The Bush administration’s policy of turning over wetlands to developers almost certainly has contributed to the heightened level of the storm surge. In 1990, a federal task force began restoring lost wetlands around New Orleans. Every two miles of wetland between the Crescent City and the Gulf reduces a surge by half a foot. Bush promised a “no net loss” wetland policy, which had been launched by his father’s administration and bolstered by President Clinton. But he reversed the approach in 2003, unleashing the developers. The army corps of engineers and the Environmental Protection Agency announced they could no longer protect wetlands unless they were somehow related to interstate commerce. In response to this potential crisis, four leading environmental groups conducted a study that concluded in 2004 that without wetlands protection New Orleans could be devastated by an ordinary – much less a category four or five – hurricane. “There’s no way to describe how mindless a policy that is when it comes to wetlands protection,” said one of the report’s authors. The chairman of the White House’s council on environmental quality dismissed the study as “highly questionable”, and boasted: “Everybody loves what we’re doing.”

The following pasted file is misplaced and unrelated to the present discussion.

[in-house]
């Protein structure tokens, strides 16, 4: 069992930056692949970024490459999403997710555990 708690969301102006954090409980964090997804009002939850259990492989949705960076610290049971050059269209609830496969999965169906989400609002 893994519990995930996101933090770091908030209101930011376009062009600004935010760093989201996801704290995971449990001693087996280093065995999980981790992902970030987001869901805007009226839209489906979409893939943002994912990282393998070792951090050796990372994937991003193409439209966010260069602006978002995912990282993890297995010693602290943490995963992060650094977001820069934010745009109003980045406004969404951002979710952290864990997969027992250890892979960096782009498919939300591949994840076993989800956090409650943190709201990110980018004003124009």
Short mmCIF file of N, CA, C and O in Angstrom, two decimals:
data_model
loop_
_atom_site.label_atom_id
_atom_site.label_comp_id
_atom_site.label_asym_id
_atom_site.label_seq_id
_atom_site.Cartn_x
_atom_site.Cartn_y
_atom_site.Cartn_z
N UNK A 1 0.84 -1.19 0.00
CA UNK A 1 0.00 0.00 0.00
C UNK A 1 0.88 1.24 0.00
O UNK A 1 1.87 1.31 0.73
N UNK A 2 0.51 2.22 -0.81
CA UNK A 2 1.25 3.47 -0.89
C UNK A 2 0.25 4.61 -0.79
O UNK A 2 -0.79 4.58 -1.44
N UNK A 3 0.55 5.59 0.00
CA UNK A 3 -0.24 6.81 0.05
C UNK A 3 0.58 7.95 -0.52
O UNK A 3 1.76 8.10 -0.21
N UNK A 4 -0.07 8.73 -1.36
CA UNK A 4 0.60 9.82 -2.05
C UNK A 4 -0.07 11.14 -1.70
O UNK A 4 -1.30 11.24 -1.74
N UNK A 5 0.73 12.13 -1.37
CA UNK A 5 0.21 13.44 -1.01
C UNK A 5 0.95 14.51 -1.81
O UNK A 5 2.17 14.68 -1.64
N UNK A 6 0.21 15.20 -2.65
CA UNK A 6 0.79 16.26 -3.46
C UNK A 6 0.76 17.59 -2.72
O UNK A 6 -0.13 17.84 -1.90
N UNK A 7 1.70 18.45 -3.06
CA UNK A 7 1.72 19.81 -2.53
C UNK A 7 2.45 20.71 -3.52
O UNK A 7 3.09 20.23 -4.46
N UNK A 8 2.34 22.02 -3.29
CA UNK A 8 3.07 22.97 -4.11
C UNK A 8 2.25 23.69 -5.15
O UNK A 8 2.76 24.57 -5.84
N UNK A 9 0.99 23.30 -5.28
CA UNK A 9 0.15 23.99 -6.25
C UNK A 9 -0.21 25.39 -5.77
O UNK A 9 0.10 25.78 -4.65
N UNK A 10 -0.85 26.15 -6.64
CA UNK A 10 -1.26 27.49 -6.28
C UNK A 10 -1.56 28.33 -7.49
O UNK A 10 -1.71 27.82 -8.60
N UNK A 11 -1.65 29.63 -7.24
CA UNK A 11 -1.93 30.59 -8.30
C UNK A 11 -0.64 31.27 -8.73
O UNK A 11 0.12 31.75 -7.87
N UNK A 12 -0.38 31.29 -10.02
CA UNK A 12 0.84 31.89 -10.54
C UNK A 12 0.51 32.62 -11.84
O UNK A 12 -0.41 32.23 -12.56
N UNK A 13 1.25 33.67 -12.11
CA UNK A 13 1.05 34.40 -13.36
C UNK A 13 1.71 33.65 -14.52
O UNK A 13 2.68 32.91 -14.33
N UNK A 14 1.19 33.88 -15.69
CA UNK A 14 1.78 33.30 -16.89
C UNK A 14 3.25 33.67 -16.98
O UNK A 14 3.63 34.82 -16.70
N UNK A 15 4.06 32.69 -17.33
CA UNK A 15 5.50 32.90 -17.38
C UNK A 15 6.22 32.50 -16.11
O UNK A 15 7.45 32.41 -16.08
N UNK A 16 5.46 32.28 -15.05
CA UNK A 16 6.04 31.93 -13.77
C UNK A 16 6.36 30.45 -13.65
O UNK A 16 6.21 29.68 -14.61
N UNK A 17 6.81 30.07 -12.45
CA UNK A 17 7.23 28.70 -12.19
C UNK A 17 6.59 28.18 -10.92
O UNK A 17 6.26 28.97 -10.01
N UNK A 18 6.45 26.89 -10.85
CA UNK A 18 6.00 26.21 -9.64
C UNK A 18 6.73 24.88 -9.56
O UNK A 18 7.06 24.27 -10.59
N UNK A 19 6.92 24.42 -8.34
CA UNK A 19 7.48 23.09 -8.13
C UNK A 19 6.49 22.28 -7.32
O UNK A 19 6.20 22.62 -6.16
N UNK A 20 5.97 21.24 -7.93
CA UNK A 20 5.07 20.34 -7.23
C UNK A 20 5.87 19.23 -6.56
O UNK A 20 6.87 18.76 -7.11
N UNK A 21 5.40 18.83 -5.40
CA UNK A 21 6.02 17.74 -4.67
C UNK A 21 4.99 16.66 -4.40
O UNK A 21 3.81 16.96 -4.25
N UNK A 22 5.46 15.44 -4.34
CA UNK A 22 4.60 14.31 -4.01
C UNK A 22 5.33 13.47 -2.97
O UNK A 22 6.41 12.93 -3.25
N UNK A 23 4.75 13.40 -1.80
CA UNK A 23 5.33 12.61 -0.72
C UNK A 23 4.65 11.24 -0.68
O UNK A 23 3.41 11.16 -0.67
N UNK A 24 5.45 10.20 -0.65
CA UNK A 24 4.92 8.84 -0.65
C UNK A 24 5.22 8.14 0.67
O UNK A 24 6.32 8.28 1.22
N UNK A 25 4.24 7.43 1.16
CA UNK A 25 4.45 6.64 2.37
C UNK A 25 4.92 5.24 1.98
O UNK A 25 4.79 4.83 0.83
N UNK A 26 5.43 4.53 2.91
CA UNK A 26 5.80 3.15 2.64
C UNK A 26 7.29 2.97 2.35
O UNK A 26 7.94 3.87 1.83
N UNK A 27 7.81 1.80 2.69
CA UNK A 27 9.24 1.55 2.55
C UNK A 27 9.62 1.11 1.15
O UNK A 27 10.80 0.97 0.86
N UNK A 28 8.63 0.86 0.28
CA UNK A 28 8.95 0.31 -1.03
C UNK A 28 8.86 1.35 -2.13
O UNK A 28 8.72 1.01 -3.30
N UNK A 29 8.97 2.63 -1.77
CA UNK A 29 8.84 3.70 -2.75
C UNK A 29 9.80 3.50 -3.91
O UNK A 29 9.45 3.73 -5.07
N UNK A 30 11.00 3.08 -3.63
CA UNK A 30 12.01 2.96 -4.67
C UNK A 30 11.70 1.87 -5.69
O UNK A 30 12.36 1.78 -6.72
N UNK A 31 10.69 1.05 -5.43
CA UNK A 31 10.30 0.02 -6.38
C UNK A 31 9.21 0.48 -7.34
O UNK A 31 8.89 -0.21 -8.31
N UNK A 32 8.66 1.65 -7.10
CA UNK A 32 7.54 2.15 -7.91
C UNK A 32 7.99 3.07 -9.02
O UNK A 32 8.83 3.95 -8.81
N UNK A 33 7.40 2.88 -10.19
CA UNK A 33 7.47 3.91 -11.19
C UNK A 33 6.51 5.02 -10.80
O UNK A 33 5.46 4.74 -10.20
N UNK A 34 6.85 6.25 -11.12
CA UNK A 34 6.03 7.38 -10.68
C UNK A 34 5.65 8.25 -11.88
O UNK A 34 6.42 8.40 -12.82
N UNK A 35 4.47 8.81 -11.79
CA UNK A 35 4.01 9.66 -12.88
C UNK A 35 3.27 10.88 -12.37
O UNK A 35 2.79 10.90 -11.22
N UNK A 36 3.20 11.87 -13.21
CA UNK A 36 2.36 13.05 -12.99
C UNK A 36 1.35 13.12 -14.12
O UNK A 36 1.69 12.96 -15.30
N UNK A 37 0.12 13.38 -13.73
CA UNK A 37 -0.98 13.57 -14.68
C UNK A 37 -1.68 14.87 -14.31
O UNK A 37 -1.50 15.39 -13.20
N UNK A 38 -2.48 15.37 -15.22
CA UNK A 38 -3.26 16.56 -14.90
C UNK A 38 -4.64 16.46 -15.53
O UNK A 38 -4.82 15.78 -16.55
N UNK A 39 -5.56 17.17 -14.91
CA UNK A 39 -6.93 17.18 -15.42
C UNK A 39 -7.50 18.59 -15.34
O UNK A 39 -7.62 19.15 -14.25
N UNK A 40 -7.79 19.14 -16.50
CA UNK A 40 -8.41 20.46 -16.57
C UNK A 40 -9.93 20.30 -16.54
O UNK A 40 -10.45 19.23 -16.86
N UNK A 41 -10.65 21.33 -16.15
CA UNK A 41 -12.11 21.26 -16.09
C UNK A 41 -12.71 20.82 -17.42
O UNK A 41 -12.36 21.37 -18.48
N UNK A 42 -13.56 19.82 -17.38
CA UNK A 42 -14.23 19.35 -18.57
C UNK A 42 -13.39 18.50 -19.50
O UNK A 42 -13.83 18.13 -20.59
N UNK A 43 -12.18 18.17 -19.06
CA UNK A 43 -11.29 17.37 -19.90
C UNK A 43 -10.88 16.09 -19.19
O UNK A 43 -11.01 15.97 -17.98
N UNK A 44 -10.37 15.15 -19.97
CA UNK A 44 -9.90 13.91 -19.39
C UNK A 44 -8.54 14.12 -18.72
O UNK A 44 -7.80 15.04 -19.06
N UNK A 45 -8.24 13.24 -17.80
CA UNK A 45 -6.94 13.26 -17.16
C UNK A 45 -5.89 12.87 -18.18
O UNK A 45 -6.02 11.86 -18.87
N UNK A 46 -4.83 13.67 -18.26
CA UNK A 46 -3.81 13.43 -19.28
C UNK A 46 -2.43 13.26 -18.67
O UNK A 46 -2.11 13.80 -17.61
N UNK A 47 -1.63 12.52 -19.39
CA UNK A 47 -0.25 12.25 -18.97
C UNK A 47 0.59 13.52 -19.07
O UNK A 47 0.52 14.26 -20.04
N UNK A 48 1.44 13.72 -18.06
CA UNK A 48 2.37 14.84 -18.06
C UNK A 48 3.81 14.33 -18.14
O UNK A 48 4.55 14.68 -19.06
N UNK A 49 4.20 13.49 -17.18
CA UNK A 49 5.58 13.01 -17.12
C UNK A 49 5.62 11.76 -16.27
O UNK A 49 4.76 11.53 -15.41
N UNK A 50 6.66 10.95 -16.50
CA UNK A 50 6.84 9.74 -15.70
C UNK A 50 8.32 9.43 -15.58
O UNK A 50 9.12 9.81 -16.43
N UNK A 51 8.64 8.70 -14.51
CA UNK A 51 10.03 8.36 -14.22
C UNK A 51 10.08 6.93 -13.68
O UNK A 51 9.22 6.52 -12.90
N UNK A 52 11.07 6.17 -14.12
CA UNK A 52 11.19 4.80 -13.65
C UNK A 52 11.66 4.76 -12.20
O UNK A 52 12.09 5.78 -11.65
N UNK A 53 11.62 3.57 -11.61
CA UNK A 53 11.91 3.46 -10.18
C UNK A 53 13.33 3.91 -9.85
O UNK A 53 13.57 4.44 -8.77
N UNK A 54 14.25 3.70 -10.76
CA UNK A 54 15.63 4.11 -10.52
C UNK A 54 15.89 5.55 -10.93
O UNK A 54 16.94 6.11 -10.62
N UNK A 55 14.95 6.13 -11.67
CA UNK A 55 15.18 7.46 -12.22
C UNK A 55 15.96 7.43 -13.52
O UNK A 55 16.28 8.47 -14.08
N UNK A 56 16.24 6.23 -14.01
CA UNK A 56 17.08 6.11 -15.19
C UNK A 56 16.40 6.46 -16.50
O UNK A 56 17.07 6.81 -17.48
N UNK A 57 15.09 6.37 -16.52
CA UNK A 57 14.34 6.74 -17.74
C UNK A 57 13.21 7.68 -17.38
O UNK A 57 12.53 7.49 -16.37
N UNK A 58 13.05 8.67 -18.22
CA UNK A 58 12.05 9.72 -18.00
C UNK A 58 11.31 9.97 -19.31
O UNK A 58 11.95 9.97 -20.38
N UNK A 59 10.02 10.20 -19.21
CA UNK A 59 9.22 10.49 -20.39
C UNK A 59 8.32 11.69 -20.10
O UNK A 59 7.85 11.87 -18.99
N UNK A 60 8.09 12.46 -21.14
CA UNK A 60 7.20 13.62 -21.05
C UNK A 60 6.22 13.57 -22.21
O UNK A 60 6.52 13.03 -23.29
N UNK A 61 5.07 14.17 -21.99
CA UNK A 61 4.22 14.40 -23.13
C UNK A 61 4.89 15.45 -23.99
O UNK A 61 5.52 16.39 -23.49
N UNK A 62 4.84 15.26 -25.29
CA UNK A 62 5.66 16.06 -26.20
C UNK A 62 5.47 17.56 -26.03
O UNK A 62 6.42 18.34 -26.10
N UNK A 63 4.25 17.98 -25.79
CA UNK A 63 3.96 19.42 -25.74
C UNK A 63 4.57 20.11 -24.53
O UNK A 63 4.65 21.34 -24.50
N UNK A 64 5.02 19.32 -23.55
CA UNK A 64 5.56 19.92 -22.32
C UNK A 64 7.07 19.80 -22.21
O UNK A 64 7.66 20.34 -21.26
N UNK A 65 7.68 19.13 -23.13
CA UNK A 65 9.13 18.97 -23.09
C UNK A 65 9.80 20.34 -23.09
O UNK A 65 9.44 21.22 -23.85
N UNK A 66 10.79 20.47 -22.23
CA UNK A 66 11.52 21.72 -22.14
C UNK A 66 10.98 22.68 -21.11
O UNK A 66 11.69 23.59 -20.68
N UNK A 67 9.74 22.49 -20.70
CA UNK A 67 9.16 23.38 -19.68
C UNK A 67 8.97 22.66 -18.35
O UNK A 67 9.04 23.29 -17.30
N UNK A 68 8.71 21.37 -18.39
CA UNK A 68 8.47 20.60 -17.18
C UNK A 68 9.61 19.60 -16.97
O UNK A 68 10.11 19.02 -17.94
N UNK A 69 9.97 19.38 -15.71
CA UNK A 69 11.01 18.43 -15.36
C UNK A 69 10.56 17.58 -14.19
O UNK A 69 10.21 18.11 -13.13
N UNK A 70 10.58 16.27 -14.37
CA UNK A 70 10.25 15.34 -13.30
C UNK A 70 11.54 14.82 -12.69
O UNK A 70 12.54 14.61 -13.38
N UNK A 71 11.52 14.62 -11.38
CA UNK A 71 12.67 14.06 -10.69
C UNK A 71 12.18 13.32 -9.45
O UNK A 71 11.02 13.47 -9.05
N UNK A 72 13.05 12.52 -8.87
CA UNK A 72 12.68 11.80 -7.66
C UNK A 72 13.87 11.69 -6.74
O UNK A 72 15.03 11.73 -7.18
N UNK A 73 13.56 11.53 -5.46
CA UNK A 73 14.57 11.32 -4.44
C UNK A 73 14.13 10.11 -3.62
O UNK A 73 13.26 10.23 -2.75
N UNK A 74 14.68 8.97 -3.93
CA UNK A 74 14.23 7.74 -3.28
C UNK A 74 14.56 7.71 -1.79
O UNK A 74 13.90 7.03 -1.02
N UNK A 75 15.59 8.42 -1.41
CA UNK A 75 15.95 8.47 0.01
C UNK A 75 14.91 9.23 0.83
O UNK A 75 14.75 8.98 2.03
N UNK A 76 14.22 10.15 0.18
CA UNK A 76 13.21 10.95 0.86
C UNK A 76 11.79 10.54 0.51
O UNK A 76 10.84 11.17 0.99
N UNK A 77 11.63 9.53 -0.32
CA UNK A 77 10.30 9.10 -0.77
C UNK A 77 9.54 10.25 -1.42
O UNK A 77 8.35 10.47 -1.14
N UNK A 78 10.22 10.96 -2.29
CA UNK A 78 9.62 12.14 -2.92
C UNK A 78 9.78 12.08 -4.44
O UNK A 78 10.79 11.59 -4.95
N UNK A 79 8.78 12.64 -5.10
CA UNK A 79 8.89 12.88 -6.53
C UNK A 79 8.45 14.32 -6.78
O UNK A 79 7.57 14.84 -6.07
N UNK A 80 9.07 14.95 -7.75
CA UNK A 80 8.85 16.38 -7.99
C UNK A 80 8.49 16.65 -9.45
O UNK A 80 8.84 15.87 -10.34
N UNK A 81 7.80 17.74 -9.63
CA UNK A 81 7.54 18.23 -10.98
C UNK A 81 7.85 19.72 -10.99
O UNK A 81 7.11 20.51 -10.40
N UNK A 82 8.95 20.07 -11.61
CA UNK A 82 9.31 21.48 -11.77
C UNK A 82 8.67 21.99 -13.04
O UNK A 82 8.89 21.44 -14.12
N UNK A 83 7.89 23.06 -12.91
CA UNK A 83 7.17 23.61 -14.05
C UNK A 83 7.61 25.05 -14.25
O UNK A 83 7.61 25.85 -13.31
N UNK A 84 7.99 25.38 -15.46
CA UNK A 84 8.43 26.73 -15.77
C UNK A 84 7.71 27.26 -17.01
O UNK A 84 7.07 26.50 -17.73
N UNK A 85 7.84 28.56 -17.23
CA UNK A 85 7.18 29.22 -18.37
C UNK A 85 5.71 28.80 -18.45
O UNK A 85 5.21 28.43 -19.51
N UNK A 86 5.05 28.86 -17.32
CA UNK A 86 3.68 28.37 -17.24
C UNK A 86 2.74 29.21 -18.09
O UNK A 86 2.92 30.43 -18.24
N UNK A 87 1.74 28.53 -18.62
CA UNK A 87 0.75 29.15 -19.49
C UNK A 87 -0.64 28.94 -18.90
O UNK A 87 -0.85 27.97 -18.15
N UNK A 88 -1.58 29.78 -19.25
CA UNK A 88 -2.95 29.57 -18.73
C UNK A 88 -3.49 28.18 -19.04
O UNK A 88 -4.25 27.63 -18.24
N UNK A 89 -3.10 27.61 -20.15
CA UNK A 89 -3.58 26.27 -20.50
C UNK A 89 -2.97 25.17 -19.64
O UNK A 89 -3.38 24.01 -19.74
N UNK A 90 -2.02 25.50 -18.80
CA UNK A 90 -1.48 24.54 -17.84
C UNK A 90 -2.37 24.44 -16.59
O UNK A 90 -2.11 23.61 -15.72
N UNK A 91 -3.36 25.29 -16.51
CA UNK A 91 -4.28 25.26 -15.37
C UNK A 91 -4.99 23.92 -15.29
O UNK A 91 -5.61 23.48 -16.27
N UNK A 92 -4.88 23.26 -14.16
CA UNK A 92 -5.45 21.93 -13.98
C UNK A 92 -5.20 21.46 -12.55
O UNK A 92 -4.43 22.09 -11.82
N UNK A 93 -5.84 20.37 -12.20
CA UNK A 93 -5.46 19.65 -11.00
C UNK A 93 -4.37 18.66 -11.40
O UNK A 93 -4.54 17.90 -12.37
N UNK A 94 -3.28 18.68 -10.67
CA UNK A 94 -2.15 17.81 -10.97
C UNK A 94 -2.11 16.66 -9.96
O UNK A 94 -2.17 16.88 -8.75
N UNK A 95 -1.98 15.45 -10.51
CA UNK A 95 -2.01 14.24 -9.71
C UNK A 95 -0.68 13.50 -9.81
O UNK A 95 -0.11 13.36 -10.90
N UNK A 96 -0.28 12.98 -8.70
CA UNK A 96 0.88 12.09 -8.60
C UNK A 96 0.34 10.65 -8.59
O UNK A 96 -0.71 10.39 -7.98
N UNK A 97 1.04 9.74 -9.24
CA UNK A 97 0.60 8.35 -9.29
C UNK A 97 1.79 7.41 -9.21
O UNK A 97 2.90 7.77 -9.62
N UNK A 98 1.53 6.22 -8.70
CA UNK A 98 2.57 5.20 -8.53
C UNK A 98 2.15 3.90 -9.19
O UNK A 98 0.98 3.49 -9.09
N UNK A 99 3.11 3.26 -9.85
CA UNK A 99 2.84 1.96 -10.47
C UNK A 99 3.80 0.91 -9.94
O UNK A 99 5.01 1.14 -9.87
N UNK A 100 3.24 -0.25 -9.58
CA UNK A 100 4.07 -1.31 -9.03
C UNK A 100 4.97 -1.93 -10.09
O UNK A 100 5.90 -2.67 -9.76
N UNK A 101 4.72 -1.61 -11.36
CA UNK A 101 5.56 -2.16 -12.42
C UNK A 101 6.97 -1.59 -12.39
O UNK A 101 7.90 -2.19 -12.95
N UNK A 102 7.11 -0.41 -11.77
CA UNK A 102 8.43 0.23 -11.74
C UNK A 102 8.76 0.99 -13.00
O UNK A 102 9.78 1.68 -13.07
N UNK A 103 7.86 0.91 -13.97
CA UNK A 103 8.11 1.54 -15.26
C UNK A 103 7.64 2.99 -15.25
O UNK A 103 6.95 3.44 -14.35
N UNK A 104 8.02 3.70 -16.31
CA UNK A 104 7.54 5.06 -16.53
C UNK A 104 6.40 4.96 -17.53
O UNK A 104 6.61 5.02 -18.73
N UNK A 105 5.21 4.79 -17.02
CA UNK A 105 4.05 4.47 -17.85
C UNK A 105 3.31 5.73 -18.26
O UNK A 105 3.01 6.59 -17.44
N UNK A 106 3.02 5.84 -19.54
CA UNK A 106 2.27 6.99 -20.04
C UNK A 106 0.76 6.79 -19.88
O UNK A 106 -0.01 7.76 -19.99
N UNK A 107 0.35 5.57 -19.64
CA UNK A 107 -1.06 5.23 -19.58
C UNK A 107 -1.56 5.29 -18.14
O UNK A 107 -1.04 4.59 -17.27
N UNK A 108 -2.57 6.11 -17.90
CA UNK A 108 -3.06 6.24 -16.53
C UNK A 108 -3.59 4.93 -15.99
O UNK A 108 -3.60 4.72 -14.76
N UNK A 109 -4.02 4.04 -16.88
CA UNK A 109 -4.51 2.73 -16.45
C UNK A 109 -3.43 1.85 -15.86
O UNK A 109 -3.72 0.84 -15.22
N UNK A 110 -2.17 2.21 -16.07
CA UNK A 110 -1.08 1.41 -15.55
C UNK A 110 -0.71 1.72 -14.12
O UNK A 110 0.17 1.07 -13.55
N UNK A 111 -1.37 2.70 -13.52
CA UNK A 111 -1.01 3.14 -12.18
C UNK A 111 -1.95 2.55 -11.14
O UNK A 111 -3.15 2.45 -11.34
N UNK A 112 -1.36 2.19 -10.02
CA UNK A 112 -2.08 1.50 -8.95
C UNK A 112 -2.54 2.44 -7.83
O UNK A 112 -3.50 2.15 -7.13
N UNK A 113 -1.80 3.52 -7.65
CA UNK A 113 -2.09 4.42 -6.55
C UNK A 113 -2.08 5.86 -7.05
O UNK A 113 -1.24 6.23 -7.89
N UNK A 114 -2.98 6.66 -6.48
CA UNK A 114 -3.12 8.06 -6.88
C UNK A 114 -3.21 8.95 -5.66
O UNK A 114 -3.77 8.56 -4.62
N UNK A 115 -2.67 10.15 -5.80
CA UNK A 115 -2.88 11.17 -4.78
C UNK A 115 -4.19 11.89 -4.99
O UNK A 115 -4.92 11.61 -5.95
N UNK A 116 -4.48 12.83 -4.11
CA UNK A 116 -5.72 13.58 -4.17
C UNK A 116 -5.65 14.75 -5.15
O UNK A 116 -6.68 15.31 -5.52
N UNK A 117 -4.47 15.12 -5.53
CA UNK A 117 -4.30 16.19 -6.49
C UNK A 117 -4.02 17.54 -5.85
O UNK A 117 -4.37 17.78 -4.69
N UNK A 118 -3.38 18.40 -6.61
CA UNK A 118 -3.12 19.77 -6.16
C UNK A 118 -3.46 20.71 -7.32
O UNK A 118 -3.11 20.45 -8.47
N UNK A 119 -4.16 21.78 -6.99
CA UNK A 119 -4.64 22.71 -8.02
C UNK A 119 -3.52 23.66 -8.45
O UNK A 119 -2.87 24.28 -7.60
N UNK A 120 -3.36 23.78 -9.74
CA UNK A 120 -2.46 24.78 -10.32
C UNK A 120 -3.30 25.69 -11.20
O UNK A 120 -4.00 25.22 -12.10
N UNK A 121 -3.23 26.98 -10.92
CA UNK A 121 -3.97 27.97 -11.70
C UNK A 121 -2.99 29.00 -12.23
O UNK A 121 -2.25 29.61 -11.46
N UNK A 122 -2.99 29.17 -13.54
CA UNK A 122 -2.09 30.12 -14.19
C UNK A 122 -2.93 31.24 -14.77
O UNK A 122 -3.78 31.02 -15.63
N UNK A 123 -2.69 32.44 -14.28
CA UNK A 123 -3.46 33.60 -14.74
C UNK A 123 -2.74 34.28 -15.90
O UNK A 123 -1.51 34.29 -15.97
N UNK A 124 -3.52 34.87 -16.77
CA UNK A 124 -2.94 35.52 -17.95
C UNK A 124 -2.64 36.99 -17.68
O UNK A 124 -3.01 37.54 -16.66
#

“My administration’s climate change policy will be science-based,” President Bush declared. But in 2002, when the Environmental Protection Agency submitted a study on global warming to the UN, reflecting its expert research, Bush derided it as “a report put out by a bureaucracy”, and excised the climate change assessment from its annual report. The next year, when the EPA issued its first comprehensive Report on the Environment, stating: “Climate change has global consequences for human health and the environment”, the White House simply removed the line and all such conclusions. At the G8 meeting in Gleneagles this year, Bush stymied any common action on global warming. But scientists have continued to accumulate impressive data on the rising temperature of the oceans, producing more severe hurricanes.